(COLUMBUS, Ohio) December 2014 – Just in time for the holiday shopping season, researchers have published the most comprehensive study to date on toy-related injuries in children. Experts analyzed 22 years of data and found that from 1990 through 2011 the rate of toy-related injuries in children increased by nearly 40 percent. In 2011, a child was treated in a U.S. emergency department every 3 minutes for a toy-related injury, including a surprising number who were injured riding foot-powered scooters.
“Foot-powered scooters are of special concern. From 2000, after a new kind of foot-powered scooter first became popular, through 2011, there were an estimated 580,037 injuries – or about 1 every 11 minutes. Much of the increase in the overall toy injury rate after 1999 is due to foot-powered scooters. In fact, I will say that I’ve never seen anything like it in my career,” said Gary Smith, MD, DrPH, senior author of the study and director of the Center for Injury Research and Policy at Nationwide Children’s Hospital. “We found children ages 5 and older were most often treated in emergency departments because of injuries sustained on ride-on toys, while those younger than 3 years of age were more likely to be injured by choking on small toys or toy parts,” said Smith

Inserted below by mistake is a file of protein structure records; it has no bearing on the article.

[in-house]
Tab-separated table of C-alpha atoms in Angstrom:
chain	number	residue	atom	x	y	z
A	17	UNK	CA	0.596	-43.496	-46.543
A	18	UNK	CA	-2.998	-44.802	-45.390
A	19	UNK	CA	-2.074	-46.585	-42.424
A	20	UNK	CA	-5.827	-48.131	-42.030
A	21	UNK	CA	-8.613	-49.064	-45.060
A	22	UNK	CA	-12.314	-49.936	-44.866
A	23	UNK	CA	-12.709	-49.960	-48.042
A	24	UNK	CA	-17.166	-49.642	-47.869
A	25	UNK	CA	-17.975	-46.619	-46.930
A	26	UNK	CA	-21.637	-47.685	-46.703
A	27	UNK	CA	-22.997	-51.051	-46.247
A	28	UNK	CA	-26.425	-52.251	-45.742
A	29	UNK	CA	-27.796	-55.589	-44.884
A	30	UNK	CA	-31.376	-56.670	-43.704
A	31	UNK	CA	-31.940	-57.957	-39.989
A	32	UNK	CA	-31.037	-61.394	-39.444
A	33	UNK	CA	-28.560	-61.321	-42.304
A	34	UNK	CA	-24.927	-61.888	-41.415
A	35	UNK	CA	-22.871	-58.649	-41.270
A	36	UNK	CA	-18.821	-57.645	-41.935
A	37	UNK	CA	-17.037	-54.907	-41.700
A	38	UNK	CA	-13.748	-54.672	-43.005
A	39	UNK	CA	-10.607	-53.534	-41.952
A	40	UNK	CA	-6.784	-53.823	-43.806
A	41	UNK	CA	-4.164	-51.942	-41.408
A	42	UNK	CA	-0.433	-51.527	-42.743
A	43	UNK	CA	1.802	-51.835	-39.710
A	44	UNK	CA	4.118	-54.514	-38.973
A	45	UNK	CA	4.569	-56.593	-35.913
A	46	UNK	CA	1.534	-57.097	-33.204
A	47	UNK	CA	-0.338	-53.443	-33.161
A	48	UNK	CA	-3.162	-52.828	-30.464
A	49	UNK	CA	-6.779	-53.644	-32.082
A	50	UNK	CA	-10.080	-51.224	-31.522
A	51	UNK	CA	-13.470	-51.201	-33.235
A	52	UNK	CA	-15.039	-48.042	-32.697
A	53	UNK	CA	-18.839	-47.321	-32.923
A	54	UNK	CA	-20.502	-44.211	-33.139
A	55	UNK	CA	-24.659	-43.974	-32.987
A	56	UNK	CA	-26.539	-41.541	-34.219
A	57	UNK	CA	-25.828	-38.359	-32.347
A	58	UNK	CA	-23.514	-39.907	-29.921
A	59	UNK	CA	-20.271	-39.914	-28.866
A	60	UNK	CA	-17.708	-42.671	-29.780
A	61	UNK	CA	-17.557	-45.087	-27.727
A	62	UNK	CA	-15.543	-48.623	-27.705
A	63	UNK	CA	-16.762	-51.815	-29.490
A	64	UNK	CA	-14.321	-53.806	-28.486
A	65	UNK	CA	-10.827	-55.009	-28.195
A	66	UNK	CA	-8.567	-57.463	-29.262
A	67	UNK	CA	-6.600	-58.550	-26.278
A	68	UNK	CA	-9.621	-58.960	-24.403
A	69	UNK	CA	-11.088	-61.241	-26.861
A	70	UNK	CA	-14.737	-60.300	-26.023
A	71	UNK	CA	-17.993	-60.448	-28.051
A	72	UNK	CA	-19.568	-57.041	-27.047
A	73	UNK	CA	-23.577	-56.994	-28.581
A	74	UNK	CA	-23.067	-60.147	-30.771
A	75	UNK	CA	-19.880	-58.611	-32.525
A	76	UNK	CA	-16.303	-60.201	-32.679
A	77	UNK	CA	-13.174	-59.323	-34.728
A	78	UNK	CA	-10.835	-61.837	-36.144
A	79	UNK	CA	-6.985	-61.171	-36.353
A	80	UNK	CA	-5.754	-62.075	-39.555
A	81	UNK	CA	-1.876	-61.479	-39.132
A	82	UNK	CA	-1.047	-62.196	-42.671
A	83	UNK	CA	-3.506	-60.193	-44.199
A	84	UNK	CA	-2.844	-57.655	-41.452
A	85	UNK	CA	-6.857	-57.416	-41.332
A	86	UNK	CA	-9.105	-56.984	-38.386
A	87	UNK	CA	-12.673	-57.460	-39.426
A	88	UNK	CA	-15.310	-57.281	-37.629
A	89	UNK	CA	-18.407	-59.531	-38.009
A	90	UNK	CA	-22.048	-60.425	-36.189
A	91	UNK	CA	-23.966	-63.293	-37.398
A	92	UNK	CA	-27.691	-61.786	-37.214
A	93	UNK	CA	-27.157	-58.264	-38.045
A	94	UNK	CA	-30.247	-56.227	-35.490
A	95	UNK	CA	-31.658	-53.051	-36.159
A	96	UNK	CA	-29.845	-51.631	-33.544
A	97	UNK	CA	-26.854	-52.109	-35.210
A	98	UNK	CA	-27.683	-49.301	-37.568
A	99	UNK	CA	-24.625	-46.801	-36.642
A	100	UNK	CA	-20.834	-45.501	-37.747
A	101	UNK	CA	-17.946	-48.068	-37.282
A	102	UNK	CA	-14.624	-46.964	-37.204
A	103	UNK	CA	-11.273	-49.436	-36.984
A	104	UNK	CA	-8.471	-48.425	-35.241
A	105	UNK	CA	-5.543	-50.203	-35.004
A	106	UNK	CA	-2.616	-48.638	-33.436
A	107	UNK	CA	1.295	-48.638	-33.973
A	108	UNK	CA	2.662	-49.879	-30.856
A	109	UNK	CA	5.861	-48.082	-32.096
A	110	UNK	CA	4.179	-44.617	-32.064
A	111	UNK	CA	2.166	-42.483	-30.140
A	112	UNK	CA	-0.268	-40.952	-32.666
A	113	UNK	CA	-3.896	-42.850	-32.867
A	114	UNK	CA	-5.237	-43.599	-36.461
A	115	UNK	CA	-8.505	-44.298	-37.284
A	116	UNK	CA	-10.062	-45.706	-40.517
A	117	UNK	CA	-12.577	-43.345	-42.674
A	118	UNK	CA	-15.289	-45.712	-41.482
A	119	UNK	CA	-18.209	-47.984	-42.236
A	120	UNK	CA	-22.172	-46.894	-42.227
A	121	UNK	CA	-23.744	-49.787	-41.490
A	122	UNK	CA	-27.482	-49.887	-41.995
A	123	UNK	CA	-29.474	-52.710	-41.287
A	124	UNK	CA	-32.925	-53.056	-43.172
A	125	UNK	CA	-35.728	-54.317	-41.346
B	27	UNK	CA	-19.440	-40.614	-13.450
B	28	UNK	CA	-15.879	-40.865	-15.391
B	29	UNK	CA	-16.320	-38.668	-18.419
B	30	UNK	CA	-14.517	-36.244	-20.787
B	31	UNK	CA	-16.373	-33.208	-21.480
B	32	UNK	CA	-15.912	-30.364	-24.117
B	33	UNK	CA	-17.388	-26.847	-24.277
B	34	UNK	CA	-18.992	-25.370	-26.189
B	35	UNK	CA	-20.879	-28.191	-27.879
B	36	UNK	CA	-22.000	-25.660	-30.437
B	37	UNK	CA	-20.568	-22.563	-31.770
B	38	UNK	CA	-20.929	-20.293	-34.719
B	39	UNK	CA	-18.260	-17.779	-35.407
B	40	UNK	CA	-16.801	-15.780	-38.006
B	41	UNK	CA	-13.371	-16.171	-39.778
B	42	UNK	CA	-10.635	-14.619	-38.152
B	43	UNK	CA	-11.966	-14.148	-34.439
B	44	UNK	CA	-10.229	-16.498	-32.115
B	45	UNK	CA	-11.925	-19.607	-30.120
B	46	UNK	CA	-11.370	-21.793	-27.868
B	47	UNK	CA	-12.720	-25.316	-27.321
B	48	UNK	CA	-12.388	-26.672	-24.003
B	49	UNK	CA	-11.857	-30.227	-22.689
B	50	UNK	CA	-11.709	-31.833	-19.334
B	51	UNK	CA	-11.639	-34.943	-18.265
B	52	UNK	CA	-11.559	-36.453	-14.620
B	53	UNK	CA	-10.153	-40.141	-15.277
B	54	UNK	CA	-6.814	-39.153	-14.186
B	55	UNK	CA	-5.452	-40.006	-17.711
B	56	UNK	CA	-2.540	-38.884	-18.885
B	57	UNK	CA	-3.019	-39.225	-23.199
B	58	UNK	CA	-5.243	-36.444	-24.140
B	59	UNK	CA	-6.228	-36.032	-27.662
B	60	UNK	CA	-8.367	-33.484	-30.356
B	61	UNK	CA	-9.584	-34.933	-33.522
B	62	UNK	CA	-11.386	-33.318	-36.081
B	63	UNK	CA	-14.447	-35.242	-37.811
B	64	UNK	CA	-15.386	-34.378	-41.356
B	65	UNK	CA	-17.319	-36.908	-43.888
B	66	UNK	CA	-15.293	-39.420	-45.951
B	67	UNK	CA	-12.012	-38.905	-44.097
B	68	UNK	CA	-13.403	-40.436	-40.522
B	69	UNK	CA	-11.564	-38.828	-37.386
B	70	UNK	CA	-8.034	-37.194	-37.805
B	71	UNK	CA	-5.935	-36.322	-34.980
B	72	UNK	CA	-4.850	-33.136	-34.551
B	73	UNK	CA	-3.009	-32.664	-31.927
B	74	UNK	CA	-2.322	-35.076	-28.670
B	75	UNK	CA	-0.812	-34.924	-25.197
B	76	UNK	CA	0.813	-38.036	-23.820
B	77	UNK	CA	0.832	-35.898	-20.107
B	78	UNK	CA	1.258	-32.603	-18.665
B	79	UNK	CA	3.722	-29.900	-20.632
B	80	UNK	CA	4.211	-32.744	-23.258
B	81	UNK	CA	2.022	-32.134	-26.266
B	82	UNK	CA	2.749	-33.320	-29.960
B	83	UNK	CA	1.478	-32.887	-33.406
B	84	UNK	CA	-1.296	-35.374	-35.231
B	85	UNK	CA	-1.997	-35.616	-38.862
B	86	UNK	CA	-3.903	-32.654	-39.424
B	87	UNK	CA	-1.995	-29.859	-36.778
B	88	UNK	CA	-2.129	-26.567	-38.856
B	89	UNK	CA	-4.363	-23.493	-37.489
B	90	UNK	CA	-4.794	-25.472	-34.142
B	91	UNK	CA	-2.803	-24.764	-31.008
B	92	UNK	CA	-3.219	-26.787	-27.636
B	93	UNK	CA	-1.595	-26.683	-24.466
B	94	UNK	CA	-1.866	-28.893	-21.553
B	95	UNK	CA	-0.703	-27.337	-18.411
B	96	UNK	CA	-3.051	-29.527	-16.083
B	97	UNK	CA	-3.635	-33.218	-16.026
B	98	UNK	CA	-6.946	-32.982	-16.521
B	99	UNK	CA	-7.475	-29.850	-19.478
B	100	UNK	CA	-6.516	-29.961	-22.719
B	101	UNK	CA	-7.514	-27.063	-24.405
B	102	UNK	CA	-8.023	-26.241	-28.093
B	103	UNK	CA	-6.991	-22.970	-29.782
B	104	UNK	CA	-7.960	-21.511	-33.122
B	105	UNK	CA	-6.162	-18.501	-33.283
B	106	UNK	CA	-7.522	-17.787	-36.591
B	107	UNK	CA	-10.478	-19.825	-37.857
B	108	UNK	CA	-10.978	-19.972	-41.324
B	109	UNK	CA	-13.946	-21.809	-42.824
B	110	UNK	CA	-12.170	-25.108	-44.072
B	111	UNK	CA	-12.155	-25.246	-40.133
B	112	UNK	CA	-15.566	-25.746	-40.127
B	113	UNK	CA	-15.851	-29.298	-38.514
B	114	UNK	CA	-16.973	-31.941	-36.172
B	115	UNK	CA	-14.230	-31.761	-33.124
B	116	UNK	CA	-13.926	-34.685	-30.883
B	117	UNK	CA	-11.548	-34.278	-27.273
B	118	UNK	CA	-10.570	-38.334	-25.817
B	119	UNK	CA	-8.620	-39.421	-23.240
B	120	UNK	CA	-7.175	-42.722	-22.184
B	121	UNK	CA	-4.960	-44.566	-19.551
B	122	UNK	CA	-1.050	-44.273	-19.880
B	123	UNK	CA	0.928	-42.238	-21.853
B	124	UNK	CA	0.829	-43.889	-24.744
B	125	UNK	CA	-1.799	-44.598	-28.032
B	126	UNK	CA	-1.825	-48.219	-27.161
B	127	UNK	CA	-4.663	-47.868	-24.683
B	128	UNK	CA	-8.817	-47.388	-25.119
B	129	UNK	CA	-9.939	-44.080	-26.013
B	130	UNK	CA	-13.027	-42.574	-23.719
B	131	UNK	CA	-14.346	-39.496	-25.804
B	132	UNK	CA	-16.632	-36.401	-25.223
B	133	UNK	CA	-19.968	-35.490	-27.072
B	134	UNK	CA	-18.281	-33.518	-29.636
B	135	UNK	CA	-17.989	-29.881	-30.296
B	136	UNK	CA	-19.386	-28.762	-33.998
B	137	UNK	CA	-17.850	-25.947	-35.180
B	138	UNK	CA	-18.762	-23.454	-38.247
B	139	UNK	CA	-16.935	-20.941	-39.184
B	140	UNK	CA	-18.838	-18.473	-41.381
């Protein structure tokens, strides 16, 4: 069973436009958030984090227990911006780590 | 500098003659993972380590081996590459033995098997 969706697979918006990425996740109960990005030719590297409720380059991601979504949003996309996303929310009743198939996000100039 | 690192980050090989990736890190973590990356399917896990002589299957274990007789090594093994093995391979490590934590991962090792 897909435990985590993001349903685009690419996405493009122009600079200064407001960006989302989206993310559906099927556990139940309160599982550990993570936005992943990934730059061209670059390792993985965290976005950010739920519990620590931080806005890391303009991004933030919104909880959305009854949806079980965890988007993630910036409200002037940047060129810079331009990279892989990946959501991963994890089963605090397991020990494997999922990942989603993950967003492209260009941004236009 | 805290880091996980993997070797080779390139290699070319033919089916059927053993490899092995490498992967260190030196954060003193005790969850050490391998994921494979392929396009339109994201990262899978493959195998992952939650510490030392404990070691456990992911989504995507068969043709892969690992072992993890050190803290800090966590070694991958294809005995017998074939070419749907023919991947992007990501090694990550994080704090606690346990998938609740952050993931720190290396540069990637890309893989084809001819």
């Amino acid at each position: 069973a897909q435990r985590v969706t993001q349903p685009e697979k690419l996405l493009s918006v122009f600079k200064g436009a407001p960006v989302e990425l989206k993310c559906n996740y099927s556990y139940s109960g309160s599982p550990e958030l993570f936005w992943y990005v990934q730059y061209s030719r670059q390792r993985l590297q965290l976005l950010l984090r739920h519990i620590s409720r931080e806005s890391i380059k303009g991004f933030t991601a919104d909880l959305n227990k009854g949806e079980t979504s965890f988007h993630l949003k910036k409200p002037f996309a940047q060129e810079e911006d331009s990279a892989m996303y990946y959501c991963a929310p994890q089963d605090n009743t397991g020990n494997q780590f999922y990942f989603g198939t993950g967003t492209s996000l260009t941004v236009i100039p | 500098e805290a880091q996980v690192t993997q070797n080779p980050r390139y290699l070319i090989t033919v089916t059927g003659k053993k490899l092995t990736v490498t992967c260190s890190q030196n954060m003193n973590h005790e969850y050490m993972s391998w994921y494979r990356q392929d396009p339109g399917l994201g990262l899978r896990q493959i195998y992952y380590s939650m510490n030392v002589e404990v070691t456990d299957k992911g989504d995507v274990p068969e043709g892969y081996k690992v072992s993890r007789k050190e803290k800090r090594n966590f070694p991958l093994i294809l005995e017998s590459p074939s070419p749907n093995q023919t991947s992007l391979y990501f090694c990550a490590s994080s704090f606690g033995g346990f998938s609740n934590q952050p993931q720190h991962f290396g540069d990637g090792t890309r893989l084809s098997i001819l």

A study by researchers at Nationwide Children`s Hospital found that foot-powered scooters have contributed to a 40 percent increase in the rate of children who were treated in U.S. emergency departments for toy-related injuries. To learn more about the study, click here: bit.ly/1xZeVfa
Analyzing data from 1990 through 2011, researchers at Nationwide Children`s Hospital have determined which types of toys are most often associated with injuries in children. The study found children ages 5 and up were most often injured on ride-on toys, like foot-powered scooters, while children younger than 3 years of age were more likely to choke on small toys or toy parts. Details: bit.ly/1xZeVfa
A newly published study shows that in 2011 a child was treated every 3 minutes in a U.S. emergency department for a toy-related injury. Researchers at Nationwide Children`s Hospital say the overall rate of toy-related injuries has jumped by nearly 40 percent since 1990, due in large part to injuries associated with ride-on toys like foot-powered scooters. Details: bit.ly/1xZeVfa
Gary Smith, MD, DrPH, looks over data covering a 22-year period on toy-related injuries in children. Smith, who led the study from Nationwide Children`s Hospital, says from 1990 through 2011, the rate of children treated in U.S. emergency departments for toy-related injuries shot up nearly 40 percent. To see which types of toys were most commonly associated with injuries click here: bit.ly/1xZeVfa